Originally published by Harvard Health.
What Is It?
Sometimes a natural heart valve that is not working properly needs to be replaced surgically with a prosthetic valve. A prosthetic valve is a synthetic or tissue substitute for the natural valve. It is designed to mimic the natural valve’s normal opening and closing motions. A prosthetic valve can replace any of the three heart valves – aortic, pulmonary or tricuspid. Prosthetic heart valves are divided into two basic categories: synthetic mechanical valves and biological valves made of human or animal tissue.
Several different forms of mechanical valves have been approved by the U.S. Food and Drug Administration (FDA) for use in hospitals in the United States. The different types vary in the mechanisms they use to open and close the valves.
In general, mechanical valves tend to last longer than biological valves, but they also carry a greater long-term risk of thromboembolism, which is a floating blood clot that can travel through the circulation, causing stroke and other problems. To help prevent thromboembolism, people who receive mechanical heart valves must take anticoagulant medications (anticlotting drugs) for the rest of their lives. However, this long-term use of anticoagulants also increases the risk of bleeding problems.
Although mechanical valves generally are used in younger patients because of their durability, the need for anticoagulant medication can complicate a pregnancy in young women.
Biological valves can be made of either human or animal tissue. Options include:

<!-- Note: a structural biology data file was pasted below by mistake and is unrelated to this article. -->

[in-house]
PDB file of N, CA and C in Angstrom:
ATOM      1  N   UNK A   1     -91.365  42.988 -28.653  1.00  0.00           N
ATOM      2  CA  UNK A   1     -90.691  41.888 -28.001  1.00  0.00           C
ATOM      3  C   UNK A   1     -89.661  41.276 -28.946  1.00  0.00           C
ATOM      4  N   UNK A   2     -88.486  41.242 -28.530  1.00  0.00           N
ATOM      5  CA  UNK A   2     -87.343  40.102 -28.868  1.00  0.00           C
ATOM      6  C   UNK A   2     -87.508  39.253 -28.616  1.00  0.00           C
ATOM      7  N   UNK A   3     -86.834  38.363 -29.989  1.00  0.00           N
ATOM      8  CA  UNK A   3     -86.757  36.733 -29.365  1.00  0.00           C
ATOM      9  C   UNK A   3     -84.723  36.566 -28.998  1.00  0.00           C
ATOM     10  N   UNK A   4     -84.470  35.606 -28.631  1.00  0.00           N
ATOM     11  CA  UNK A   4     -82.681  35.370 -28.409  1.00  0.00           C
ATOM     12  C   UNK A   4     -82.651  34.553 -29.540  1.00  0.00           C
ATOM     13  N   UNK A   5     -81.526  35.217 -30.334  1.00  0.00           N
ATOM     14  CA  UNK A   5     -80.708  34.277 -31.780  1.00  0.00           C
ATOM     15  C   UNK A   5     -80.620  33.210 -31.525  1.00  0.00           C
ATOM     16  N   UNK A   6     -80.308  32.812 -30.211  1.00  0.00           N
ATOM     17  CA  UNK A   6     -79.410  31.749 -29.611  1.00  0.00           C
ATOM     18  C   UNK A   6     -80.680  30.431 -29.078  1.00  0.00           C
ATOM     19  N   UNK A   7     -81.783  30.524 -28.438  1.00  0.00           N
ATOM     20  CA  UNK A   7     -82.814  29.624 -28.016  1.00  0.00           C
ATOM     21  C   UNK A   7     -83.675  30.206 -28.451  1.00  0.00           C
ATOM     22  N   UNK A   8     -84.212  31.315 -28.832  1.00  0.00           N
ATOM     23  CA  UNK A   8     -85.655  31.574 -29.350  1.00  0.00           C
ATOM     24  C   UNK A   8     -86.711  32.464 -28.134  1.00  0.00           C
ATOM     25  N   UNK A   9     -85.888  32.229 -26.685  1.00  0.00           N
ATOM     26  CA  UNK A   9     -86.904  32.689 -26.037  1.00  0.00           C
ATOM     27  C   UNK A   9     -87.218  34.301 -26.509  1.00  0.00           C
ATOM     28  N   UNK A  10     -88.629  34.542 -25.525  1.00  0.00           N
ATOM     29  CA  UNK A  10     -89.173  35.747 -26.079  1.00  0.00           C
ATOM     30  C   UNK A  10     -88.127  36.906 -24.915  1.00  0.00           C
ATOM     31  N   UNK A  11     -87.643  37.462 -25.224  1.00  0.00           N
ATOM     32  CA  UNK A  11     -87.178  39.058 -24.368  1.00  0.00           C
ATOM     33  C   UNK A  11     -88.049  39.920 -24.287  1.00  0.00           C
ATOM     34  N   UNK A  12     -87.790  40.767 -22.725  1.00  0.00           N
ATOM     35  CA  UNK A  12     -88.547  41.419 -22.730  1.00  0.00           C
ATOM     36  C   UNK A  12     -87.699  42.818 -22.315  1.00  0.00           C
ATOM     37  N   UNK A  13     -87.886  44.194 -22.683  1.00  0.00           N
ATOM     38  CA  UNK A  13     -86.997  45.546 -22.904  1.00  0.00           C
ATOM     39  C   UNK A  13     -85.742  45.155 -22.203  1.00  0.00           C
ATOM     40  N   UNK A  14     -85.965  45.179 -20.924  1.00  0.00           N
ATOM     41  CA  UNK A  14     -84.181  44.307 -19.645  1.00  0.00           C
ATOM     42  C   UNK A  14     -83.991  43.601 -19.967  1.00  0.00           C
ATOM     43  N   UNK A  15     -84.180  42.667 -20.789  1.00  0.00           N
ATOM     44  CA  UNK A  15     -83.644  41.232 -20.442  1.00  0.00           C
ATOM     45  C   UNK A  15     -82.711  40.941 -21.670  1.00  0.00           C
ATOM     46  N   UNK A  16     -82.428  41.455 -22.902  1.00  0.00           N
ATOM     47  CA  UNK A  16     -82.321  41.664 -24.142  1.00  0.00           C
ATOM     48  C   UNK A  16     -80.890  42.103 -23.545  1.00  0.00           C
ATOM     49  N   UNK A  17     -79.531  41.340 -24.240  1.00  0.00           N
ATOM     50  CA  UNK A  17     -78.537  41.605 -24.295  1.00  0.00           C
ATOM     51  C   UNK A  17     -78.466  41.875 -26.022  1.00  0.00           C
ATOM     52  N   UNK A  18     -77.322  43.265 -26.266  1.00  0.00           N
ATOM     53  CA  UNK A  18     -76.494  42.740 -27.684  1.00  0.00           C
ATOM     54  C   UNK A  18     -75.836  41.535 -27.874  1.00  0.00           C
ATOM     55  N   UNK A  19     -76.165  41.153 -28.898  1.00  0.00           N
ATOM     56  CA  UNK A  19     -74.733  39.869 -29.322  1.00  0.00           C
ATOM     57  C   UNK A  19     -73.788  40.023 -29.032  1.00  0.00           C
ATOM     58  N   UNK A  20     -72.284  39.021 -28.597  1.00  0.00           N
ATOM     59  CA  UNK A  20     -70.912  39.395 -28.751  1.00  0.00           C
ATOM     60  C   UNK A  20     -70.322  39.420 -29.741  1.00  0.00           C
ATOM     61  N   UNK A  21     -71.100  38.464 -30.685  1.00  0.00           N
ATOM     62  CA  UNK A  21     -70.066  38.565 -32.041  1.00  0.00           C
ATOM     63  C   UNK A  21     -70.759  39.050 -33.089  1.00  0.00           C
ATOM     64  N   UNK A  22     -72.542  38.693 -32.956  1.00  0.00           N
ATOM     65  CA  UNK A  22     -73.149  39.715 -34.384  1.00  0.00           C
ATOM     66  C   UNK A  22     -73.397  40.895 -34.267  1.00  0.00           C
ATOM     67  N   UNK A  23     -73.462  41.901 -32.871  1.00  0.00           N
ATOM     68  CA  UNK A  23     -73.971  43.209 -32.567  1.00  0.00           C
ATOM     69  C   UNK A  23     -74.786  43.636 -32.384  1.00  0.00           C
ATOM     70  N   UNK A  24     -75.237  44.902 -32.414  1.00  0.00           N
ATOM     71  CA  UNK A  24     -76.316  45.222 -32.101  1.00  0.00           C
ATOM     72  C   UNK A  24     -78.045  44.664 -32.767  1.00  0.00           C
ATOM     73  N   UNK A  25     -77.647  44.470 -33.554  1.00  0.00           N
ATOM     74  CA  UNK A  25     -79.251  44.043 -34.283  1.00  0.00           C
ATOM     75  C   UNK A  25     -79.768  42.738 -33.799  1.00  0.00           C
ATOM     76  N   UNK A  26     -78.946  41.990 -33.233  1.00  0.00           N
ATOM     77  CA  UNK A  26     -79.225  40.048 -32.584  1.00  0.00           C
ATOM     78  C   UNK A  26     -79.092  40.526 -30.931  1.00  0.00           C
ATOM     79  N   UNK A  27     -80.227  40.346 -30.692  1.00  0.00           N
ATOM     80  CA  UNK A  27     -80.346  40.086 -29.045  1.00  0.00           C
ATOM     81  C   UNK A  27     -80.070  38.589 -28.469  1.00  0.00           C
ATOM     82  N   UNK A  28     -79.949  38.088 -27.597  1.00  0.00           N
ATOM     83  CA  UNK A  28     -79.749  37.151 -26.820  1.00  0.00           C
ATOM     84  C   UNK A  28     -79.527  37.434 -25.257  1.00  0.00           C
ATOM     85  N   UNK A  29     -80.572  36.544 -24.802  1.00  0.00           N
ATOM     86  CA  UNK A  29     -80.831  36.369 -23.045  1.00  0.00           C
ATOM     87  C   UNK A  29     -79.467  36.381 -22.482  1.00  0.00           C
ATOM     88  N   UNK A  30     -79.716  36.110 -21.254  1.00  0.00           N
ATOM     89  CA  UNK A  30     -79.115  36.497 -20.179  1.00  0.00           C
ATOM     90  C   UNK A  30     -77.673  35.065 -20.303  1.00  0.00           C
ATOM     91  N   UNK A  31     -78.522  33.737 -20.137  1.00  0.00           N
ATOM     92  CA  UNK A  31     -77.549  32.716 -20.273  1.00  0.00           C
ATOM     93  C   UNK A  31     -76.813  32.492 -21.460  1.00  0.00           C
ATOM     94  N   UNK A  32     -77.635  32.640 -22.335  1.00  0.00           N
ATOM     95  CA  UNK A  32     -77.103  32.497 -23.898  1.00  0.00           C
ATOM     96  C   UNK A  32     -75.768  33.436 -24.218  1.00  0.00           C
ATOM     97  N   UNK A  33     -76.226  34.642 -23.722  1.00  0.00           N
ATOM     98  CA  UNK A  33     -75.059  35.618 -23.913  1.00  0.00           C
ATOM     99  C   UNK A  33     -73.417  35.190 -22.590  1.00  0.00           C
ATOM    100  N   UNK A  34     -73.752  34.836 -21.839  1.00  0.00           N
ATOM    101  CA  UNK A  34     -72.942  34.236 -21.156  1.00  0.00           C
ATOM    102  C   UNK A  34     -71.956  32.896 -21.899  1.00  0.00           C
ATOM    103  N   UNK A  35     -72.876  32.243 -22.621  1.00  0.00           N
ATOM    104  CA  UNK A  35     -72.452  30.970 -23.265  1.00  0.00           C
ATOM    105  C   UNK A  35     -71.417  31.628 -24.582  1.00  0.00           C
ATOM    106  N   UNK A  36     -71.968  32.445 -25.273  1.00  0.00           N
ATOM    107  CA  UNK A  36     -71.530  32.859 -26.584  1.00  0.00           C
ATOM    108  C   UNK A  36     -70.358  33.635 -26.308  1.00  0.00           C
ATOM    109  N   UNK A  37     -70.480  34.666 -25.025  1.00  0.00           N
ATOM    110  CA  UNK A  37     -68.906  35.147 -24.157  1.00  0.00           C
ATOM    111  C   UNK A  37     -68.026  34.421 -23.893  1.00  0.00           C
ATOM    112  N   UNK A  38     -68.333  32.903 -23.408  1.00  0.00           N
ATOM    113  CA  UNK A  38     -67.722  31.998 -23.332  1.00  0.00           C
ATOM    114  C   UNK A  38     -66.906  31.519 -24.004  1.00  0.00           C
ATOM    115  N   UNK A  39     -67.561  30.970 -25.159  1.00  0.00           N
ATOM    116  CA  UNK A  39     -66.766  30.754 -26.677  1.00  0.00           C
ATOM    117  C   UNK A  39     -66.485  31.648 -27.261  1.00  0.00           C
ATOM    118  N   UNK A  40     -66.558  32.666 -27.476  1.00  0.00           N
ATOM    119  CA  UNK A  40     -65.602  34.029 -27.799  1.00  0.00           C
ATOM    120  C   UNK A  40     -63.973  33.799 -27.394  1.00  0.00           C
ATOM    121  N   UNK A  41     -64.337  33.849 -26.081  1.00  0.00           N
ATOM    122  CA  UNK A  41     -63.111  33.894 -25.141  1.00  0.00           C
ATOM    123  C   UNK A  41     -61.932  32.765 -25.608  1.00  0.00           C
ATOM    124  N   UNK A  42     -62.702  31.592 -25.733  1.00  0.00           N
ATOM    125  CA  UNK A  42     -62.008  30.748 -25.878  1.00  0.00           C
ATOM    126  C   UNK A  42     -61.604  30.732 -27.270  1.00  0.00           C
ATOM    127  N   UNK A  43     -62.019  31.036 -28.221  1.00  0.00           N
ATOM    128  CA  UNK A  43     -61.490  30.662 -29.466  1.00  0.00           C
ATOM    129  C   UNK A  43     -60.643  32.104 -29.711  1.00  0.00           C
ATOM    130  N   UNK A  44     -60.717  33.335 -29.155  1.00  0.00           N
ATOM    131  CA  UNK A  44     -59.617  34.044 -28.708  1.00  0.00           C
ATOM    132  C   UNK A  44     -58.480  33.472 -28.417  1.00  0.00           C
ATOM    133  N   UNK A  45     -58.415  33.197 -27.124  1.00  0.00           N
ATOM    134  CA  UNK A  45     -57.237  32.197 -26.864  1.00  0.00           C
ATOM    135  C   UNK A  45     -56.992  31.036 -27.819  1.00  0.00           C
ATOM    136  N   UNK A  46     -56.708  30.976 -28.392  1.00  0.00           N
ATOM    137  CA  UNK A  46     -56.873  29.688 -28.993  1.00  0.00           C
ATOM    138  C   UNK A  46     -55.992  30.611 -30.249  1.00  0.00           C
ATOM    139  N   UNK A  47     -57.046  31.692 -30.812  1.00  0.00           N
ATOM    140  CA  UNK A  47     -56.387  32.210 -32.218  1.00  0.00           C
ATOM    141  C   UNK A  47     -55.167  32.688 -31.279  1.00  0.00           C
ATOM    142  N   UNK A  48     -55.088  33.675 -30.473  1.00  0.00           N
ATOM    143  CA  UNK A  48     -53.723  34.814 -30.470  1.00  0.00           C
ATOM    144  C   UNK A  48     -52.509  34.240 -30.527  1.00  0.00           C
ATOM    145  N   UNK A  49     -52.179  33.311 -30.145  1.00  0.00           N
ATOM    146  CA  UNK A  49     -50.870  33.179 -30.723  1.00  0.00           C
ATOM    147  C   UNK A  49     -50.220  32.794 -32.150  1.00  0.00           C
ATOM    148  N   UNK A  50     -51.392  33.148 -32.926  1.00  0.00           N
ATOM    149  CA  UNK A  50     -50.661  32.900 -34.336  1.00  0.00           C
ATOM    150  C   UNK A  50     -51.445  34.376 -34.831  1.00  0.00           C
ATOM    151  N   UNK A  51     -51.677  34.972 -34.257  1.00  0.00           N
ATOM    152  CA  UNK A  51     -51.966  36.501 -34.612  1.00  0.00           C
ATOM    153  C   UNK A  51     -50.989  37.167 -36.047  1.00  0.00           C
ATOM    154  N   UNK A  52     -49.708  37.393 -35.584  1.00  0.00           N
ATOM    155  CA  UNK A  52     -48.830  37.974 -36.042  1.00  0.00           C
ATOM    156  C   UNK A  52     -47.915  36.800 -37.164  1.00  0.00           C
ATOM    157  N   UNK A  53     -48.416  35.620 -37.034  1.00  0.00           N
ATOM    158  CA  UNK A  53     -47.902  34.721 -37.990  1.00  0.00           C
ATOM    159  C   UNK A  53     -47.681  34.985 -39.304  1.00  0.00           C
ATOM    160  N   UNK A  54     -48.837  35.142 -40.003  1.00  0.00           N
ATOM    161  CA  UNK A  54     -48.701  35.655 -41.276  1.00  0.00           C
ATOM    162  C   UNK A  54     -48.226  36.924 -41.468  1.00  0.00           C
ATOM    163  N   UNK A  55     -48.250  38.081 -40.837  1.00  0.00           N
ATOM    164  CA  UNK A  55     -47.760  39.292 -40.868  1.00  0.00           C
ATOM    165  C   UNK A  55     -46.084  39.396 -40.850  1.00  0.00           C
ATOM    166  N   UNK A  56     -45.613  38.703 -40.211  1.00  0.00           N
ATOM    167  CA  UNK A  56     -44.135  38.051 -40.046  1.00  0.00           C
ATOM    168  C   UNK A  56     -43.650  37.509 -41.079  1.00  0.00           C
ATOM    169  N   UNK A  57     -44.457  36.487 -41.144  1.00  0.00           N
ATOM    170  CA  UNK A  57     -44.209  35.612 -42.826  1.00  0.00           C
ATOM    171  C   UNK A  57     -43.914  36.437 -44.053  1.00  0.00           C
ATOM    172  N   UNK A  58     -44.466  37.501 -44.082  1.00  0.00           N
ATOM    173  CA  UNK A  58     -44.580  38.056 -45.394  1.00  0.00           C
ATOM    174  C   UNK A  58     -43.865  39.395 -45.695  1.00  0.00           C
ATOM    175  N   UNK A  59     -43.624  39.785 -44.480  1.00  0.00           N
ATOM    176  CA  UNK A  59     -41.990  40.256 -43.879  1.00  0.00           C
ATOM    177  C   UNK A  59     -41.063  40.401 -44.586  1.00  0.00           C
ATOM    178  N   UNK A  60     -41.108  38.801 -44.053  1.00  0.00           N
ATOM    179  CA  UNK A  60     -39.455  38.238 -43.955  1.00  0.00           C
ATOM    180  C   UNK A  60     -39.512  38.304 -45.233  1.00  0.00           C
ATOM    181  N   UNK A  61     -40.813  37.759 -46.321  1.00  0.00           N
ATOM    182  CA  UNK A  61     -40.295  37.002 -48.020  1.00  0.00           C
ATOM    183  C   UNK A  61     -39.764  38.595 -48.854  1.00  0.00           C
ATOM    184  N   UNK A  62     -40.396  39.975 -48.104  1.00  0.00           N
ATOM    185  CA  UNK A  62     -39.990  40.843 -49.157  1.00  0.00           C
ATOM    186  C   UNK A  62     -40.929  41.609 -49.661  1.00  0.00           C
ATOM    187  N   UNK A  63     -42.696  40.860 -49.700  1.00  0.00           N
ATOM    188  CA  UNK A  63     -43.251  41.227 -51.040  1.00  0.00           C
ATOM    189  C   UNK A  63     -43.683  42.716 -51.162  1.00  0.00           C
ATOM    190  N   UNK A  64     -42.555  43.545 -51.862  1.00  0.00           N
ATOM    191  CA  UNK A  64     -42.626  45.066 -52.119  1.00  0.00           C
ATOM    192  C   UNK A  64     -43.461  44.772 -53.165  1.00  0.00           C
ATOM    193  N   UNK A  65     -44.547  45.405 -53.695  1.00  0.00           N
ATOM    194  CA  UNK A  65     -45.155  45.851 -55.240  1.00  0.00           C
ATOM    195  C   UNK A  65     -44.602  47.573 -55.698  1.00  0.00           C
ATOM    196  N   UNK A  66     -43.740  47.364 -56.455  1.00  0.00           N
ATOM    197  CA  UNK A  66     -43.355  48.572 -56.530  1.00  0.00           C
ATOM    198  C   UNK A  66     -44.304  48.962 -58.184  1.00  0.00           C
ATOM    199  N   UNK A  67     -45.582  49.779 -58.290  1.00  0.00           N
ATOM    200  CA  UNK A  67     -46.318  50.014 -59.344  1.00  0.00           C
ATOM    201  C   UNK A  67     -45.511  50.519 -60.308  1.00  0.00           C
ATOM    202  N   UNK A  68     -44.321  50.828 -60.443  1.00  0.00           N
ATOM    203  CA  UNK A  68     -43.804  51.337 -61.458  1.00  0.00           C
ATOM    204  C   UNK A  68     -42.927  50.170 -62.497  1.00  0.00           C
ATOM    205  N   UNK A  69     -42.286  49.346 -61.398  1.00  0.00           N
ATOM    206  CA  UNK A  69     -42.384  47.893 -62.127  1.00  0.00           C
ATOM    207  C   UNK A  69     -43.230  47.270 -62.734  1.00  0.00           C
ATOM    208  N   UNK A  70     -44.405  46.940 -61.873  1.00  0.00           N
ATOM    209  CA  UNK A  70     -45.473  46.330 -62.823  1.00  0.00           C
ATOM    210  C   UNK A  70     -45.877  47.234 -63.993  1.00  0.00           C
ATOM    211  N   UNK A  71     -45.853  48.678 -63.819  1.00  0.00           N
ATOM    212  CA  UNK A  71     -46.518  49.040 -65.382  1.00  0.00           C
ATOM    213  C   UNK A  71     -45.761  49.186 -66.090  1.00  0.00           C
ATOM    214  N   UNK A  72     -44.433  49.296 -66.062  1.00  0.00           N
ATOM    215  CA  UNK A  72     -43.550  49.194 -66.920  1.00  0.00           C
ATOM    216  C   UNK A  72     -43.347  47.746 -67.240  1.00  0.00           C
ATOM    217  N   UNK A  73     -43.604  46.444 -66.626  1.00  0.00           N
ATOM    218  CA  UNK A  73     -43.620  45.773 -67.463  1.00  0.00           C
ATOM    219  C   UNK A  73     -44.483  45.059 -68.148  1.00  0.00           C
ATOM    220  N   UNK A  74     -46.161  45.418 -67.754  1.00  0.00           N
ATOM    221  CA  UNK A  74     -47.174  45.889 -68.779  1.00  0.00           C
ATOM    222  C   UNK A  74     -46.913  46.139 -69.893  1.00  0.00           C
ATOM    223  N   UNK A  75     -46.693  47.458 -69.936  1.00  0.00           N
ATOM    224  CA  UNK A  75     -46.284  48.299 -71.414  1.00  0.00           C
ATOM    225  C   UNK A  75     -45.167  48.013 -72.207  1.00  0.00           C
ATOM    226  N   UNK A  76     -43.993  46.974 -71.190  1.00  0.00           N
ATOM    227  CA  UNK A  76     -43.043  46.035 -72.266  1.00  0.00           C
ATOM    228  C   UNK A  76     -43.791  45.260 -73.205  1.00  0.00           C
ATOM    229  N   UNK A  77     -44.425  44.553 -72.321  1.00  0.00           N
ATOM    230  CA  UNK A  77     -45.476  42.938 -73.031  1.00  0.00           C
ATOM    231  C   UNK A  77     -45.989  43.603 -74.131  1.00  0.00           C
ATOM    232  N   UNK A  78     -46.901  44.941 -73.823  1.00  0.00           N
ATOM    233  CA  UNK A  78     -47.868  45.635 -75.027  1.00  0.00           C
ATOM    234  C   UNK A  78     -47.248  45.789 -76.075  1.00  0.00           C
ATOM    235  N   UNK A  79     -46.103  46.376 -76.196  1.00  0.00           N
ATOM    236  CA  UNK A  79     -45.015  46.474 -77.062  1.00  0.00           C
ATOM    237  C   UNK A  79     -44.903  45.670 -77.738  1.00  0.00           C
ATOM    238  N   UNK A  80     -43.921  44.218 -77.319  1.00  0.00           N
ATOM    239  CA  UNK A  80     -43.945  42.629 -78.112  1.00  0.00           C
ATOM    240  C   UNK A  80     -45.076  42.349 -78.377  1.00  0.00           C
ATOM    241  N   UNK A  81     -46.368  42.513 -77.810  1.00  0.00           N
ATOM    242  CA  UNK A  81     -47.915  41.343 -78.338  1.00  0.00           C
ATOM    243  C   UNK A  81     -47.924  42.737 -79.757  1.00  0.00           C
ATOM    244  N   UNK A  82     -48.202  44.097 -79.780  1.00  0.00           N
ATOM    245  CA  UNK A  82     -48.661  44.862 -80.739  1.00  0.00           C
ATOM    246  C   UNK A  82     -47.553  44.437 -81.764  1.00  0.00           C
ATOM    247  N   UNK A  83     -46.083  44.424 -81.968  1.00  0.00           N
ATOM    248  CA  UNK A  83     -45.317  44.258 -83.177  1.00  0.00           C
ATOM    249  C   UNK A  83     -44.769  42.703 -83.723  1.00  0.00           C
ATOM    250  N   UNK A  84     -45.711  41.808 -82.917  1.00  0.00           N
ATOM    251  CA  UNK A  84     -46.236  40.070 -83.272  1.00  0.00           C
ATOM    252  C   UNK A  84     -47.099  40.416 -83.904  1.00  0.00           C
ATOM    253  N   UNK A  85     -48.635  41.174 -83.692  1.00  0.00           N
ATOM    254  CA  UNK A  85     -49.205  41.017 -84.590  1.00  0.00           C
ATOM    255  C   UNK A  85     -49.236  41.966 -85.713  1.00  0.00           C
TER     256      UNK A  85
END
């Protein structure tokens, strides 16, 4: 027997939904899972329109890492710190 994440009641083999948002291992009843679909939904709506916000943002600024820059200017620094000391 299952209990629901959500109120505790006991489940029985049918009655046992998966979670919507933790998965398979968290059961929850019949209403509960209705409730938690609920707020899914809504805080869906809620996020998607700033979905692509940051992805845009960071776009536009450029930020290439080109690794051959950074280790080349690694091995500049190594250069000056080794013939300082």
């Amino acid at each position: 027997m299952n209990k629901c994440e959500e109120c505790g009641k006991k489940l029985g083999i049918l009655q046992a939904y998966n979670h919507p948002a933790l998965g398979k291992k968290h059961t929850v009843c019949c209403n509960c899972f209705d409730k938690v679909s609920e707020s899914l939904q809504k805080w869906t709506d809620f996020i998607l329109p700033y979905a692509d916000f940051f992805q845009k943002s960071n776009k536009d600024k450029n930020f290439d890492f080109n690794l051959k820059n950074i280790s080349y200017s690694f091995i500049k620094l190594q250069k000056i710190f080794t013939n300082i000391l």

- Autograft valves – In this case, the replacement valve is made from another valve within the patient’s own heart. For example, the patient’s pulmonary valve may be removed and used to fix the aortic valve. The missing pulmonary valve is then replaced by one of the other options.
- Homograft valves – This replacement valve is taken from a deceased human donor.
- Heterograft valves – In this case, the replacement valve comes from an animal donor, either a pig or a cow.
In general, biological valves are less durable than mechanical valves. They are more likely to wear out and need to be replaced. Because they are more likely to wear out, biological valves are used more often in people aged 65 to 70 or older because their expected lifespan is shorter. Since the long-term risk of thromboembolism is lower for biological valves than for mechanical valves, the patient doesn’t normally need to take anticoagulants for more than three months after surgery. Therefore, many younger patients who have active lifestyles and do not want to take anticoagulants choose to use biological valves.
Currently, 71,000 to 79,000 heart valve replacements are done each year in the United States.
What It’s Used For